Standing somewhere between the “fringe and GOP establishment,” U.S. Sen. Rand Paul, R-Ky., is (potentially) the most important conservative statesman in the country, according to the Weekly Standard.
At least that’s what a profile in an upcoming issue of the opinion magazine submits for public consideration. The balancing act for Paul over the past four months has been interesting to watch, particularly as his Tea Party idealism collides with his frustration with the slow pace of the U.S. Senate.
From the Weekly Standard:
While the substance of his positions is barely distinguishable from his father’s, and his goal of “constitutional government” is entirely in accord with the Tea Party, Paul avoids the fiery jeremiads and utopian demands of his allies. He’s willing to talk to and work with people who disagree with him. (Ron Paul’s office did not respond to my requests for an interview.) He realizes that tearing the federal government apart is impracticable. “I’m for incremental change,” he told me.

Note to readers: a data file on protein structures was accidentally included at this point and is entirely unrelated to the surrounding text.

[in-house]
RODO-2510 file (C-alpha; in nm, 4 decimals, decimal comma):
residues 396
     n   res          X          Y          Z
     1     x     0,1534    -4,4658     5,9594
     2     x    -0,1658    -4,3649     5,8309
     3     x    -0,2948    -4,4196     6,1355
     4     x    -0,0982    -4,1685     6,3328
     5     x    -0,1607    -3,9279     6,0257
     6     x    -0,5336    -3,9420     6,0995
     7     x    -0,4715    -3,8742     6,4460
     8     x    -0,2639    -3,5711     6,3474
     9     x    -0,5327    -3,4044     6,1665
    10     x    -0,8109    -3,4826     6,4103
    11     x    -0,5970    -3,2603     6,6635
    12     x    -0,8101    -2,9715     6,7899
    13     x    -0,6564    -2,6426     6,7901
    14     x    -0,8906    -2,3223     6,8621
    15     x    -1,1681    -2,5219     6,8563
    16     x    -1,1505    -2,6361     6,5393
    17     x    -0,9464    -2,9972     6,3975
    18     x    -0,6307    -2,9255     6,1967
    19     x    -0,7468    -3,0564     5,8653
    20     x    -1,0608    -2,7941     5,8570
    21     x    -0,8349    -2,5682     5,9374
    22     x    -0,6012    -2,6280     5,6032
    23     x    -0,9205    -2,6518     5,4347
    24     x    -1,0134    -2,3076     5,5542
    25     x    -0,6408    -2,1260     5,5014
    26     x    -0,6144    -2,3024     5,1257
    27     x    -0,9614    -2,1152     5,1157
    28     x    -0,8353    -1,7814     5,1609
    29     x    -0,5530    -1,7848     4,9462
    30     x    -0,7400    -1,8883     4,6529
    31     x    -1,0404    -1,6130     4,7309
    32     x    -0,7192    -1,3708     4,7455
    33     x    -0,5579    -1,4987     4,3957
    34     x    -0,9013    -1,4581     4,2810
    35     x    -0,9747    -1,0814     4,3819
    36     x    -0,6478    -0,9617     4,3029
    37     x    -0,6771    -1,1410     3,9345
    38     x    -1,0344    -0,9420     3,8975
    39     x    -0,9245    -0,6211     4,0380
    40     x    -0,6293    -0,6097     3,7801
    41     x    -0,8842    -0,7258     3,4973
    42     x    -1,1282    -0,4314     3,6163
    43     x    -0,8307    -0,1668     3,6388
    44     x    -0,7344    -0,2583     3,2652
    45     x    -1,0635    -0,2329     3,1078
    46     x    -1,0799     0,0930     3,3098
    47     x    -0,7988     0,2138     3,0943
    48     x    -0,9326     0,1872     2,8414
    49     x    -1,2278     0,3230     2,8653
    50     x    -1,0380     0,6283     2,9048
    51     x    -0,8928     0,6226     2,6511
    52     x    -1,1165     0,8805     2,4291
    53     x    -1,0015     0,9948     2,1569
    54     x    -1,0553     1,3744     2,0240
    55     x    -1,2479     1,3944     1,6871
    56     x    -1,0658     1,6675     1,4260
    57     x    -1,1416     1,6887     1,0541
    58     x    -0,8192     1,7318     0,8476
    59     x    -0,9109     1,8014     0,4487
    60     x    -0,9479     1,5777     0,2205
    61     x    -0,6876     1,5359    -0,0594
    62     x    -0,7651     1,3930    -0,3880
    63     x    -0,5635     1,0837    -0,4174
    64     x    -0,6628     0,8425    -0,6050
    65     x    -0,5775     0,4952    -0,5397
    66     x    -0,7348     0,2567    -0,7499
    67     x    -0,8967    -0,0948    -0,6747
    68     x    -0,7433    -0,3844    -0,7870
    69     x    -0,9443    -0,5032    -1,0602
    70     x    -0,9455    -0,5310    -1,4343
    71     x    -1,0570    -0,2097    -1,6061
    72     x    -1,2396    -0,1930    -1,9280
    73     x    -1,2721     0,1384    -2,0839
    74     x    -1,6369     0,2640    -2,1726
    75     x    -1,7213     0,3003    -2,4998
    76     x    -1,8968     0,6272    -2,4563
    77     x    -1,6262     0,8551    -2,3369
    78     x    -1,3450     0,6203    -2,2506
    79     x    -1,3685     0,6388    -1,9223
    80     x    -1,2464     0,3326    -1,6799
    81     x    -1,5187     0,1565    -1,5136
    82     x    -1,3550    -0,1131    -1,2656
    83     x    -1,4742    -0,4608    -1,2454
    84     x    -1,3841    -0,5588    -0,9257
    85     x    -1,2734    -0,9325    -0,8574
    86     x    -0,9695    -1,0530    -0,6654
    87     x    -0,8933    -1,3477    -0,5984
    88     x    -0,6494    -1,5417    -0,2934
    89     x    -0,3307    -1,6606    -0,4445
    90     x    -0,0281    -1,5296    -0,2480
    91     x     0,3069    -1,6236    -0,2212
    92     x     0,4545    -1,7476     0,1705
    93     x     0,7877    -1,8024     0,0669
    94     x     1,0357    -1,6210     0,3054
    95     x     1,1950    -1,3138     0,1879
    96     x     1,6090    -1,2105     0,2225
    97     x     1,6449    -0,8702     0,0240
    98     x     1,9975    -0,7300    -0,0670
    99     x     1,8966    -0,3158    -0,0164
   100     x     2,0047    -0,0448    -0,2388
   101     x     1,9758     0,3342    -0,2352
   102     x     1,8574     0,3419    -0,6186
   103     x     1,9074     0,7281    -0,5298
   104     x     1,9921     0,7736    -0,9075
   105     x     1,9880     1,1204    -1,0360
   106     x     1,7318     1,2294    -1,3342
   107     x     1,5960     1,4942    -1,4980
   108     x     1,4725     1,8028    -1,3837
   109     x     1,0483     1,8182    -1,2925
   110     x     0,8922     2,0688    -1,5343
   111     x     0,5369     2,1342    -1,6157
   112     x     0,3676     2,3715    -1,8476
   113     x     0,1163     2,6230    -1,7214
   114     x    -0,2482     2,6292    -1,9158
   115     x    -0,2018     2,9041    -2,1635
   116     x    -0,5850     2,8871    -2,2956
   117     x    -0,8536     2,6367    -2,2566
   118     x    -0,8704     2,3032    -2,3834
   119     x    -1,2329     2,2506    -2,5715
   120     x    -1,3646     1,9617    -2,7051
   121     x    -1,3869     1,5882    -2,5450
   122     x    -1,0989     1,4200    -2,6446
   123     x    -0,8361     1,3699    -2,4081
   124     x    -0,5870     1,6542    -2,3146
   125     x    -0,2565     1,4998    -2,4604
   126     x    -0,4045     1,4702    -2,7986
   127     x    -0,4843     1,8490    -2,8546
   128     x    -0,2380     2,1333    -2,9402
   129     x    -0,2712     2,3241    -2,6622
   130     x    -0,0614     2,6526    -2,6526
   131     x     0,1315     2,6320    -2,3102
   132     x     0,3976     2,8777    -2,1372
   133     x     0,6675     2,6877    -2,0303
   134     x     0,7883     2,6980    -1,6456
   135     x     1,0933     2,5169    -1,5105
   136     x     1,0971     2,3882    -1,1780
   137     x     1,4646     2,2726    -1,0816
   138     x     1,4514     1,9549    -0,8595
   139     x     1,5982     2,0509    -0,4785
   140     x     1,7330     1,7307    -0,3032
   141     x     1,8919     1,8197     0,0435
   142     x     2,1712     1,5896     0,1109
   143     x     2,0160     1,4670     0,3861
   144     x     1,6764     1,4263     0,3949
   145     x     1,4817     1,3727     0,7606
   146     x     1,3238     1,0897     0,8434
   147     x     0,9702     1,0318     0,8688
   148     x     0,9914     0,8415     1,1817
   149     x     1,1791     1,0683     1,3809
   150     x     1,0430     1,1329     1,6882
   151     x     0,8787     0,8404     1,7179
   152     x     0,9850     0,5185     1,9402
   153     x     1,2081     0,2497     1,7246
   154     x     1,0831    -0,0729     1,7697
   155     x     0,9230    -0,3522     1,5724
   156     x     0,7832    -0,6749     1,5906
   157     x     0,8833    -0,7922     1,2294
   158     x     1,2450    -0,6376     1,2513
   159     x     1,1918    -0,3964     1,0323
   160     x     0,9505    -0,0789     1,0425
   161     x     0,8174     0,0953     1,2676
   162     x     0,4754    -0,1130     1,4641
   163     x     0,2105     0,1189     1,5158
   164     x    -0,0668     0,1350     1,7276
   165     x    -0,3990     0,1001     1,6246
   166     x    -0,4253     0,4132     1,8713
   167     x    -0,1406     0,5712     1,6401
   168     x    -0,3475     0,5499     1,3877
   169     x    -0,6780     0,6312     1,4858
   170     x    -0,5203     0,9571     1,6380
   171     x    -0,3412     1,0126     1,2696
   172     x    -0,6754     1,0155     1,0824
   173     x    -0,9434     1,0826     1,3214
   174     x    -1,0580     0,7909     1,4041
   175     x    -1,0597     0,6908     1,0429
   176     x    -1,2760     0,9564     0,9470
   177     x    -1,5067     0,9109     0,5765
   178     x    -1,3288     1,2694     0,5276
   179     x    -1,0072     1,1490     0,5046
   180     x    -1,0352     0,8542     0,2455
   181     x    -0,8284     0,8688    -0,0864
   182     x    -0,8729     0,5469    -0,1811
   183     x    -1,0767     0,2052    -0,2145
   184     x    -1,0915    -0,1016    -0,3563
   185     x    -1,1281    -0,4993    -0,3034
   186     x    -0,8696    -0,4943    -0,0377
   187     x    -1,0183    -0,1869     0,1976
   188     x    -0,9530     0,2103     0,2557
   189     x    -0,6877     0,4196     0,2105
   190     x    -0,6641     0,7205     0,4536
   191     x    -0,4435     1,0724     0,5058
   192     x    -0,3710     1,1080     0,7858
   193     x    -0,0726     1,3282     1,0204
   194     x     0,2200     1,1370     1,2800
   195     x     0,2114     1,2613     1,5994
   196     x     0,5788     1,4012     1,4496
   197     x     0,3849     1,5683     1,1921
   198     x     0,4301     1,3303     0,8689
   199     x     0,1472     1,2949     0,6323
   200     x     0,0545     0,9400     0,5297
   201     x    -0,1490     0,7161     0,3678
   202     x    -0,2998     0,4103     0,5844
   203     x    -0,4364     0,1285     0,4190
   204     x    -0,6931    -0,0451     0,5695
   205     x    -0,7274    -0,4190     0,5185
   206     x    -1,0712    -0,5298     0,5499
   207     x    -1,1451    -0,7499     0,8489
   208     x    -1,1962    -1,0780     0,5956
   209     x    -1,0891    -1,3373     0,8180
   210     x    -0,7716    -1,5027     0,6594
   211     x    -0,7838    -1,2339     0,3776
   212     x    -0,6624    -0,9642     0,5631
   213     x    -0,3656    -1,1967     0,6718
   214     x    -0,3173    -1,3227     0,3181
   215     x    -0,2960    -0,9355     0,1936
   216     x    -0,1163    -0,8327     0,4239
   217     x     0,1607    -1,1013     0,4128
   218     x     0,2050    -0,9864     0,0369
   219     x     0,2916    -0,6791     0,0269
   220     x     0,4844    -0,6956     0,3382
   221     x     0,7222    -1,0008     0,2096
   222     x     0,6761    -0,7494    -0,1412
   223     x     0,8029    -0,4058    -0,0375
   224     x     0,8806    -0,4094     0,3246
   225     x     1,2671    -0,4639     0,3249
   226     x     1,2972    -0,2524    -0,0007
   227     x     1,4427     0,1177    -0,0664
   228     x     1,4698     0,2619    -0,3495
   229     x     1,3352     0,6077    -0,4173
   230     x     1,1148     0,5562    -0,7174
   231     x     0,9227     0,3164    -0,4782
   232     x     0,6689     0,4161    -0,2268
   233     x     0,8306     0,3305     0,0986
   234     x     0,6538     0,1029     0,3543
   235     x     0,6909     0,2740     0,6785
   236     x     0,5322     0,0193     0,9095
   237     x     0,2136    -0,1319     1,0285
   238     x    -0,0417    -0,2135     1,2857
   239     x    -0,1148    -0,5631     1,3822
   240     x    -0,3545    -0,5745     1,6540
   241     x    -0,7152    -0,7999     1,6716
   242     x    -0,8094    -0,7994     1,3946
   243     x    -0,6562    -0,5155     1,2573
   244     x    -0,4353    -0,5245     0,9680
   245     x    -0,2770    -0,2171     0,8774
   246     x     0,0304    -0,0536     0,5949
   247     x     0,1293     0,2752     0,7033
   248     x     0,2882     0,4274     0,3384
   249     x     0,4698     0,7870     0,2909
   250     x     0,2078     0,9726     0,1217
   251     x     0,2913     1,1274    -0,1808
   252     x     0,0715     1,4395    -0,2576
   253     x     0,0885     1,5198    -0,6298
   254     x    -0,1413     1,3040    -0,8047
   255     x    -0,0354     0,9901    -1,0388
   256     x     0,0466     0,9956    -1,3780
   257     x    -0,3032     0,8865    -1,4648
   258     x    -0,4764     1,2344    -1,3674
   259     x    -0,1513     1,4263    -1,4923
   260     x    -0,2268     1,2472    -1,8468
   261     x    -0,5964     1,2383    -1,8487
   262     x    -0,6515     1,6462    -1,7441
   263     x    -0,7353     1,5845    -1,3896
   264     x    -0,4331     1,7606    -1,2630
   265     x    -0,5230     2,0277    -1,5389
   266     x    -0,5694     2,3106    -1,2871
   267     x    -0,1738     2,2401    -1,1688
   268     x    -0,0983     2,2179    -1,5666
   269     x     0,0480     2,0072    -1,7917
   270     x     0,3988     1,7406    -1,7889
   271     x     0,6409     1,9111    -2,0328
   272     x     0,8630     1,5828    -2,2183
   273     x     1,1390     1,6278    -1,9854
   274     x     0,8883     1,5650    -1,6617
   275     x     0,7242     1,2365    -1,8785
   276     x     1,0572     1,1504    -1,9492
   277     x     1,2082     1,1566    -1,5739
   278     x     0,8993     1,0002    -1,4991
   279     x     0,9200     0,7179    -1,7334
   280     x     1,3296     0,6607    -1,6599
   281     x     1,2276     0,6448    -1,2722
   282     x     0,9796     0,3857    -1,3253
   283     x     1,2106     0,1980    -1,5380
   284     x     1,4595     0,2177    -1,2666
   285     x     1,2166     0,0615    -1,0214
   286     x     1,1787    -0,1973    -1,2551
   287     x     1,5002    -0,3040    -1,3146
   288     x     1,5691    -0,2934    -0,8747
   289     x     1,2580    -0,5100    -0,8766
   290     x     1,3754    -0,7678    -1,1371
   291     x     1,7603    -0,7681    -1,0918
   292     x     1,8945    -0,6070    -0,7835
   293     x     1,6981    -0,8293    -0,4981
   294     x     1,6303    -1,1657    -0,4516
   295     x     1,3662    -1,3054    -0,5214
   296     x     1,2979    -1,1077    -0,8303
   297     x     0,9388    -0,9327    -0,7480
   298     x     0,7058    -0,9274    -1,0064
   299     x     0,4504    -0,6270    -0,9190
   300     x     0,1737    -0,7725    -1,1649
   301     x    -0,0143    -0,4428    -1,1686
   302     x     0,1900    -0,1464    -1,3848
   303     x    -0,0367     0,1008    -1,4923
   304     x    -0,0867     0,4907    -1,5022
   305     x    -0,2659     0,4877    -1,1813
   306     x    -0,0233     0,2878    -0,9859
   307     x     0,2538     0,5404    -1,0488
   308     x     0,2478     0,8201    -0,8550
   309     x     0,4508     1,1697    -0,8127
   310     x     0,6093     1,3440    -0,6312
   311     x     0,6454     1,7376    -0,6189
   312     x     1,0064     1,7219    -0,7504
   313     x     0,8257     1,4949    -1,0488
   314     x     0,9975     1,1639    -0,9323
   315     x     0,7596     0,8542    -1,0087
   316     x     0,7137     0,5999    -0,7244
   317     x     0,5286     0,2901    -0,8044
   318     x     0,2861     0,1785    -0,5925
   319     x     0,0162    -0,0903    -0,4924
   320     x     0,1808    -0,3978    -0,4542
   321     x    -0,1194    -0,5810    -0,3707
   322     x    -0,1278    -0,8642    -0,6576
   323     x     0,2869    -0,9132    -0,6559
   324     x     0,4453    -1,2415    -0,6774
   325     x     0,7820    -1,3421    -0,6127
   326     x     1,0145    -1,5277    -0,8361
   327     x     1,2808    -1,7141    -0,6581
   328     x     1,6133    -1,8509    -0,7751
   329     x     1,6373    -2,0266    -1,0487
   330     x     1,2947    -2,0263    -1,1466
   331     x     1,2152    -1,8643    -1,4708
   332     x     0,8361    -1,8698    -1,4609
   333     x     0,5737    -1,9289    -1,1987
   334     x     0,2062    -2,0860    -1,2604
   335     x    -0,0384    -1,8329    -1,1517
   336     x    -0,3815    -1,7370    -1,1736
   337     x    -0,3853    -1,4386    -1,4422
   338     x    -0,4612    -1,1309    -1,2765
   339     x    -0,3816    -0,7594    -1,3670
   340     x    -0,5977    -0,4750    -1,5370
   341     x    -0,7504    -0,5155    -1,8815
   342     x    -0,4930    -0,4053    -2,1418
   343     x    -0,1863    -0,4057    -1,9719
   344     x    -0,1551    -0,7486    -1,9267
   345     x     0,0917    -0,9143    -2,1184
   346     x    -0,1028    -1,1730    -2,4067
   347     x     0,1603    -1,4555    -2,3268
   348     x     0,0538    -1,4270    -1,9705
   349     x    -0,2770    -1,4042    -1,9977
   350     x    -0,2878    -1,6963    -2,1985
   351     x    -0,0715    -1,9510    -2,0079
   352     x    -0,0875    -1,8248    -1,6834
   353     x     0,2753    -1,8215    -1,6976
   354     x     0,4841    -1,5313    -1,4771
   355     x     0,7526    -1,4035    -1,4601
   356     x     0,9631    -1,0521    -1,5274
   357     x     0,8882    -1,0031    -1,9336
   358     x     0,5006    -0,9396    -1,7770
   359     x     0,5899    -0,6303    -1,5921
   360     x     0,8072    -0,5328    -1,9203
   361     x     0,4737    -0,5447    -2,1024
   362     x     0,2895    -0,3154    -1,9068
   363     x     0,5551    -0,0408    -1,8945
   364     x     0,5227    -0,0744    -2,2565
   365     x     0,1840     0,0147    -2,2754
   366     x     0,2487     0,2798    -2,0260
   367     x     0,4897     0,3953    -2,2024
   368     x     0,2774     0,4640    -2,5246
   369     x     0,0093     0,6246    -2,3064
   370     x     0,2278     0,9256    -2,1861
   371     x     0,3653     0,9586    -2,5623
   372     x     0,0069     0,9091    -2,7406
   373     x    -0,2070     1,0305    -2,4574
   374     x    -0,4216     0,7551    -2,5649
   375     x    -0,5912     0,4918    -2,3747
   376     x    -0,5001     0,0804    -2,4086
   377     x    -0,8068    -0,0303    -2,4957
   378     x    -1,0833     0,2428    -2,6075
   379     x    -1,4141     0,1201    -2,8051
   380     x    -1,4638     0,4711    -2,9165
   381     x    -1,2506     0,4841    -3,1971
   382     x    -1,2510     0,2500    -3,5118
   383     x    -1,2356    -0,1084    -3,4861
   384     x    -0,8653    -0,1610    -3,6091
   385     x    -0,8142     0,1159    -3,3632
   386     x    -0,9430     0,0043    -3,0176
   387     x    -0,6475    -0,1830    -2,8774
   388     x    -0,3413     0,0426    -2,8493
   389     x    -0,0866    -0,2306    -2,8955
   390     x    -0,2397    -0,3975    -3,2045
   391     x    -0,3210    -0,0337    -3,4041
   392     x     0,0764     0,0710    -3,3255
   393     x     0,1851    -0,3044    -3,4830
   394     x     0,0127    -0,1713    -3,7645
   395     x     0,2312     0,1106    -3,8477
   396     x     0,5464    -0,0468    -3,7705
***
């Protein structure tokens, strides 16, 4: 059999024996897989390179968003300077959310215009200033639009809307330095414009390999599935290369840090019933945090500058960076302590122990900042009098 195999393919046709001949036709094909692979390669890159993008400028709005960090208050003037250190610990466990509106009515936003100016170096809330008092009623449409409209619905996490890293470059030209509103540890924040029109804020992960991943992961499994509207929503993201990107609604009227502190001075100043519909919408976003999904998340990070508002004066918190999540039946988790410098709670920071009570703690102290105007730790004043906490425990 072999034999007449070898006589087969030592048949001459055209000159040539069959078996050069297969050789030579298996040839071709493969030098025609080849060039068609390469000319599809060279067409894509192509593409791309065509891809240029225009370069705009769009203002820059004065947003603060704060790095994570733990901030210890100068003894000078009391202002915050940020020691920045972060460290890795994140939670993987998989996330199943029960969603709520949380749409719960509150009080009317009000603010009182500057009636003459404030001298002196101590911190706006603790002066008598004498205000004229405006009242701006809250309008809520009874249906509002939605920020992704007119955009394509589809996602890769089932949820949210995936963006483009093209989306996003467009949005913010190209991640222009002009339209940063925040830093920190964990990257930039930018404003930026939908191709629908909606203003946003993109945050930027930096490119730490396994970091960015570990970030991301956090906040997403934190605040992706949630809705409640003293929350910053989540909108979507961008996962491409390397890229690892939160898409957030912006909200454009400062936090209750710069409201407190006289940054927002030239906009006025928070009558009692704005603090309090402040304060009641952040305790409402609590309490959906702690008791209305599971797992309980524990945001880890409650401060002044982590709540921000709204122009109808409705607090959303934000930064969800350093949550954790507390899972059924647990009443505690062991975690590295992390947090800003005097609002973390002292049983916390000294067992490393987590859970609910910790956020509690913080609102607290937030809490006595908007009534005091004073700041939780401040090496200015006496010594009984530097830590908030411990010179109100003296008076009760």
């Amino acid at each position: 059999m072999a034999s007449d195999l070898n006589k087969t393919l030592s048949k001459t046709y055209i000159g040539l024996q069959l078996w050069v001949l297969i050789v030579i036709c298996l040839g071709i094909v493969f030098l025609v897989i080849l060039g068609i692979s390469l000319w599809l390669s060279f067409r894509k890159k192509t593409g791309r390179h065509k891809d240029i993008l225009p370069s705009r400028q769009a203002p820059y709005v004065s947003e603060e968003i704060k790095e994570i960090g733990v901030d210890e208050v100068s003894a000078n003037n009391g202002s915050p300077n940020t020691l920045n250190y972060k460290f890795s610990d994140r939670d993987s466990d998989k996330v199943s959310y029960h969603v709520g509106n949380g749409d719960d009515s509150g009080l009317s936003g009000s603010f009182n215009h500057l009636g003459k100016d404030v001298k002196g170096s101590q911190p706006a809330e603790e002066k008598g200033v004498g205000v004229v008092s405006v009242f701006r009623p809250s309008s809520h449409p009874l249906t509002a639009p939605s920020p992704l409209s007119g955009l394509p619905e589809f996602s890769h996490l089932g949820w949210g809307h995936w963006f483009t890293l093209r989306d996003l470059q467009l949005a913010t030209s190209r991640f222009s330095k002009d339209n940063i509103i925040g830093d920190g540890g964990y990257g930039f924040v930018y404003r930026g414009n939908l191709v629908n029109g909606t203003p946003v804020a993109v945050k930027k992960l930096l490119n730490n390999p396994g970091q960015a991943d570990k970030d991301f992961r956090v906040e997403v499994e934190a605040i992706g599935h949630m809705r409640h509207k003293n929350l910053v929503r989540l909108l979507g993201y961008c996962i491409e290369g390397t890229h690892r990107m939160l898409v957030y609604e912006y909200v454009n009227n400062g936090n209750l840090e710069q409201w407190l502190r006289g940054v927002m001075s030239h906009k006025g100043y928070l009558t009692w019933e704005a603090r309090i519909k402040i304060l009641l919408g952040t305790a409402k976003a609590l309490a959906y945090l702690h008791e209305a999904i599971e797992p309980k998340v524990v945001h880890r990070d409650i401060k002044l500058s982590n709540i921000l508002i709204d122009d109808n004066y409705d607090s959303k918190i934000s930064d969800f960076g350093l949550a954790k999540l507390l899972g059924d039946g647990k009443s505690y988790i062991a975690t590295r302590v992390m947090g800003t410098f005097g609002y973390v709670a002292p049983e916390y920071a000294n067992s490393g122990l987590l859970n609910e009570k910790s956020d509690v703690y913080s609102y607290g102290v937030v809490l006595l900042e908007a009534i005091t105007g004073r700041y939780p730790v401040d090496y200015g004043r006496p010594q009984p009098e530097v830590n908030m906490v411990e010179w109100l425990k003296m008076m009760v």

The genius of Rand Paul is that, by picking his battles and finessing his message, he earns mainstream credibility without jettisoning his small-government and non-interventionist bonafides. “I think he’s been great,” Brian Doherty told me. Doherty’s an editor at Reason magazine and the author of Radicals for Capitalism, a history of American libertarianism. “He’s been surprisingly excellent as a rhetorician for the ideas.” Doherty’s boss at Reason, editor in chief Matt Welch, has a cover story in the June issue on Paul. “He has done more to inject libertarian ideas into the Washington debate than any senator I can remember,” writes Welch, “all within his first three months in office.”
It’s also interesting that Paul wants state Tea Party activists to unite, but they want to remain local and independent from one another. The lack of a statewide Tea Party could have an effect on the 2011 gubernatorial race as each group decides who to support in the general election.
“I want them to coalesce and be the Kentucky Tea Party so they can have more influence and they sort of resist and do things by city,” Paul says.